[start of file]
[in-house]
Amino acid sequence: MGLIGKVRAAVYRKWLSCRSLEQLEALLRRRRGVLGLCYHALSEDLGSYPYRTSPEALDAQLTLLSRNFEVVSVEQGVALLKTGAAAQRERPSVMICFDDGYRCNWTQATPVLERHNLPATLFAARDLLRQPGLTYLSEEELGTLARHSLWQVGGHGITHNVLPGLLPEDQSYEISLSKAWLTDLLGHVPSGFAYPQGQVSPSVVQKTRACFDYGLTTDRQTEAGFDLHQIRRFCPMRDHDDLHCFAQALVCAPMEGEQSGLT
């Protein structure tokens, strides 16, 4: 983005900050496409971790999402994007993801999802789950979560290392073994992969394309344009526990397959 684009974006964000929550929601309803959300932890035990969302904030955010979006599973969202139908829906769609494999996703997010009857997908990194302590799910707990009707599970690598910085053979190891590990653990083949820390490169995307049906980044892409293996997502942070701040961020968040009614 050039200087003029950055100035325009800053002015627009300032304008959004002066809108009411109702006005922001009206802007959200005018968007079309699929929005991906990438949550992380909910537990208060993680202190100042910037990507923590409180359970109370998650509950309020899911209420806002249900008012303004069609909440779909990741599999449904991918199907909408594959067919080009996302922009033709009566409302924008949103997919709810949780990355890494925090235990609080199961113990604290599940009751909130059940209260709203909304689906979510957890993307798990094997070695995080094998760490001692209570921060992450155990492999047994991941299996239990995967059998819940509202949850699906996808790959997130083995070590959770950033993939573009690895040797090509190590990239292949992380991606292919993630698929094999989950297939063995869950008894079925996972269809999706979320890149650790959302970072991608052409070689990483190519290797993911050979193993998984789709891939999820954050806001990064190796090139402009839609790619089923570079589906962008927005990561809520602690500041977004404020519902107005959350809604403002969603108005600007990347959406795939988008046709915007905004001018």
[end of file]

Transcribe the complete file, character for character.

[in-house]
Amino acid sequence: MGLIGKVRAAVYRKWLSCRSLEQLEALLRRRRGVLGLCYHALSEDLGSYPYRTSPEALDAQLTLLSRNFEVVSVEQGVALLKTGAAAQRERPSVMICFDDGYRCNWTQATPVLERHNLPATLFAARDLLRQPGLTYLSEEELGTLARHSLWQVGGHGITHNVLPGLLPEDQSYEISLSKAWLTDLLGHVPSGFAYPQGQVSPSVVQKTRACFDYGLTTDRQTEAGFDLHQIRRFCPMRDHDDLHCFAQALVCAPMEGEQSGLT
């Protein structure tokens, strides 16, 4: 983005900050496409971790999402994007993801999802789950979560290392073994992969394309344009526990397959 684009974006964000929550929601309803959300932890035990969302904030955010979006599973969202139908829906769609494999996703997010009857997908990194302590799910707990009707599970690598910085053979190891590990653990083949820390490169995307049906980044892409293996997502942070701040961020968040009614 050039200087003029950055100035325009800053002015627009300032304008959004002066809108009411109702006005922001009206802007959200005018968007079309699929929005991906990438949550992380909910537990208060993680202190100042910037990507923590409180359970109370998650509950309020899911209420806002249900008012303004069609909440779909990741599999449904991918199907909408594959067919080009996302922009033709009566409302924008949103997919709810949780990355890494925090235990609080199961113990604290599940009751909130059940209260709203909304689906979510957890993307798990094997070695995080094998760490001692209570921060992450155990492999047994991941299996239990995967059998819940509202949850699906996808790959997130083995070590959770950033993939573009690895040797090509190590990239292949992380991606292919993630698929094999989950297939063995869950008894079925996972269809999706979320890149650790959302970072991608052409070689990483190519290797993911050979193993998984789709891939999820954050806001990064190796090139402009839609790619089923570079589906962008927005990561809520602690500041977004404020519902107005959350809604403002969603108005600007990347959406795939988008046709915007905004001018």